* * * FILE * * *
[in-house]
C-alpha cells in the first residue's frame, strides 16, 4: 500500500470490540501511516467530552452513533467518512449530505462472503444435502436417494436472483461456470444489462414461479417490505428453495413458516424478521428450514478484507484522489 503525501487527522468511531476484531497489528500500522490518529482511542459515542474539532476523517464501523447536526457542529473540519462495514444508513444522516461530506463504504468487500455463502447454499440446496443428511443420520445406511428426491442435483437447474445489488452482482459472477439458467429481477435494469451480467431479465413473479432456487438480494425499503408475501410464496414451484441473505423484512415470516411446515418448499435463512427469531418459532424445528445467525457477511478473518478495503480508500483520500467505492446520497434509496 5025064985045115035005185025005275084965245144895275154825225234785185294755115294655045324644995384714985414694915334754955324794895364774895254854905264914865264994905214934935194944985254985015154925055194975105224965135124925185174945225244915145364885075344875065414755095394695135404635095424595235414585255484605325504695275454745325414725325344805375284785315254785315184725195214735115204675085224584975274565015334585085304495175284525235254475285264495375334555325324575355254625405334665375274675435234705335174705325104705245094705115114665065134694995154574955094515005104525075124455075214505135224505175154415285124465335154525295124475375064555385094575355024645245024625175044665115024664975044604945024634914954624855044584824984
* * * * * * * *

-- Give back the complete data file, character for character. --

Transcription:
[in-house]
C-alpha cells in the first residue's frame, strides 16, 4: 500500500470490540501511516467530552452513533467518512449530505462472503444435502436417494436472483461456470444489462414461479417490505428453495413458516424478521428450514478484507484522489 503525501487527522468511531476484531497489528500500522490518529482511542459515542474539532476523517464501523447536526457542529473540519462495514444508513444522516461530506463504504468487500455463502447454499440446496443428511443420520445406511428426491442435483437447474445489488452482482459472477439458467429481477435494469451480467431479465413473479432456487438480494425499503408475501410464496414451484441473505423484512415470516411446515418448499435463512427469531418459532424445528445467525457477511478473518478495503480508500483520500467505492446520497434509496 5025064985045115035005185025005275084965245144895275154825225234785185294755115294655045324644995384714985414694915334754955324794895364774895254854905264914865264994905214934935194944985254985015154925055194975105224965135124925185174945225244915145364885075344875065414755095394695135404635095424595235414585255484605325504695275454745325414725325344805375284785315254785315184725195214735115204675085224584975274565015334585085304495175284525235254475285264495375334555325324575355254625405334665375274675435234705335174705325104705245094705115114665065134694995154574955094515005104525075124455075214505135224505175154415285124465335154525295124475375064555385094575355024645245024625175044665115024664975044604945024634914954624855044584824984